December 20, 2014
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Arthritis (Rheumatoid)

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Bursitis



The Facts on Bursitis

Bursitis is an inflammation of a bursa, which is a fluid-filled sac located near the bones around the joints and between muscle attachments at a joint. They cushion and lubricate the movement of tendons and muscle over bone. Bursitis is not arthritis; arthritis is a change within the joint and bursae are outside of the joint.

The joint most commonly affected with bursitis is the shoulder. Other joints that may develop bursitis include the elbow, the knee (this is also known as housemaid's knee), the hip, and the base of the big toe (part of what is called a bunion). Bursitis may be acute or chronic. The chronic form tends to come and go over cycles of weeks or months.

Causes of Bursitis

Bursitis can start in four different ways:

Trauma or injury: Ordinarily, a muscle-pull shouldn't affect a bursa. An injury that causes deep bruising, however, could provoke a brief inflammation of a bursa. This will often clear up without treatment.

Overuse: Many forms of bursitis have nicknames like "housemaid's knee," "miner's elbow," and even "tailor's bottom." Inflammation can result from repetitive strain placed on a joint, or continual pressure on the bursa itself (e.g., by kneeling).

Inflammatory arthritic disease: Conditions like rheumatoid arthritis and gout can lead to the release of inflammatory agents into the bursae. Also, calcium-based crystals can form in the sacs, causing friction and tearing.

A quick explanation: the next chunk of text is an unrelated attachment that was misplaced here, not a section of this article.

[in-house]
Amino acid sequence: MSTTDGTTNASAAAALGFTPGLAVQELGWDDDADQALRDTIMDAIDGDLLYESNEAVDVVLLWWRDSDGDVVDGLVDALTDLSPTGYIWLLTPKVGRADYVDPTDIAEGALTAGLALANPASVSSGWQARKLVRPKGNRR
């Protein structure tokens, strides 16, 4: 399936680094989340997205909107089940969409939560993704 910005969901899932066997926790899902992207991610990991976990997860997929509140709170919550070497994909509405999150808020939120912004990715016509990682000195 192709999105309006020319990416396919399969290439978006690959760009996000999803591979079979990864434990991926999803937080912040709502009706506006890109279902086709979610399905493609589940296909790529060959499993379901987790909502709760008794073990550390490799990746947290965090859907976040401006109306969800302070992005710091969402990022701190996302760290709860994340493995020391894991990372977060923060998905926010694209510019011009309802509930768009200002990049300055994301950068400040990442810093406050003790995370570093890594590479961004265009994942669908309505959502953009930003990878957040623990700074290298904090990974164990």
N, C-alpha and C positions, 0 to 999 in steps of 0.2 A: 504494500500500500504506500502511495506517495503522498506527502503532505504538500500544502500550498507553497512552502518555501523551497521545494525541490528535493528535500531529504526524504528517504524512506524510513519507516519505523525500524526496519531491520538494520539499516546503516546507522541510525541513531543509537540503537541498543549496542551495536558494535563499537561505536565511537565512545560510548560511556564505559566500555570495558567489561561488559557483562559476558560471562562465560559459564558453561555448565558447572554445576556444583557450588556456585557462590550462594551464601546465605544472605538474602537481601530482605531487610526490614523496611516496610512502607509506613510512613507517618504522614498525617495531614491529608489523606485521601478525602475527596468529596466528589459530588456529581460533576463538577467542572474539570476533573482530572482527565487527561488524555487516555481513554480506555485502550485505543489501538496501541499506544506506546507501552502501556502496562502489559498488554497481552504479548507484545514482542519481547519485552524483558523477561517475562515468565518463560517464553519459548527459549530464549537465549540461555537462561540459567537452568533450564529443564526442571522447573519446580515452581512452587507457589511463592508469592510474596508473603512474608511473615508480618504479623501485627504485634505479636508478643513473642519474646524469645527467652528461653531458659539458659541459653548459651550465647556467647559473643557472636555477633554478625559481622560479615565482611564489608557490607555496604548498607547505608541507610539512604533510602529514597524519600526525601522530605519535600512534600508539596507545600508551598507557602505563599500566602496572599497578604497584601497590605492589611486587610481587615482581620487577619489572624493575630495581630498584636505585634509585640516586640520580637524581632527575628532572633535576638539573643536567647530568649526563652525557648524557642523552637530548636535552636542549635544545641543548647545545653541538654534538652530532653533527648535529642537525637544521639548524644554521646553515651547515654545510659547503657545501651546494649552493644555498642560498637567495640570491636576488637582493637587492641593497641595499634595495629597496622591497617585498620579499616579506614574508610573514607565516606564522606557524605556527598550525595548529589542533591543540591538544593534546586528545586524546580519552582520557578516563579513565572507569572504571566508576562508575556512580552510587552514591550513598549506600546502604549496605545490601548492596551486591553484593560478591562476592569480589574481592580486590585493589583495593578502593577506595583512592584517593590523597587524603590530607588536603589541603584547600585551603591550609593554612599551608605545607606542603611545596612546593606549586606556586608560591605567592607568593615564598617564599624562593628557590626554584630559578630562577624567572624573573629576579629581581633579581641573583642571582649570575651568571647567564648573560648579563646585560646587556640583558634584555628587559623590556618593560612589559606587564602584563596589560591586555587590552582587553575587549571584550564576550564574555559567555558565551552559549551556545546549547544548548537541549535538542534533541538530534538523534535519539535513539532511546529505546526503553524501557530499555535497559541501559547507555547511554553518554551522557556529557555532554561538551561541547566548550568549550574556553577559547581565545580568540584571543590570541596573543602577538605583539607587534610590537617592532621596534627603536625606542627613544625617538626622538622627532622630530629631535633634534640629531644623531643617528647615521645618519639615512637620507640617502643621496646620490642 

Infection: Many common bacteria can infect the bursae.





Symptoms and Complications of Bursitis

The essential symptom of bursitis is pain that is localised near the joint, often accompanied by redness, tenderness, and swelling. The pain is likely to be worse when you make unaccustomed movements or strain the joint muscles. Many other diseases can cause joint pain, so it's important that you see a health care professional for a proper diagnosis. Very red, hot skin and extreme pain is often a sign of either crystal-induced arthritis or a bacterial infection.

Severe or long-lasting bursitis of the shoulder, for example, can lead to reduced movement or use of the joint and result in muscle atrophy (wasting). Permanent changes in the shape of the bursa, such as thickening or enlarging can occur and the surrounding tissues can become chronically inflamed.

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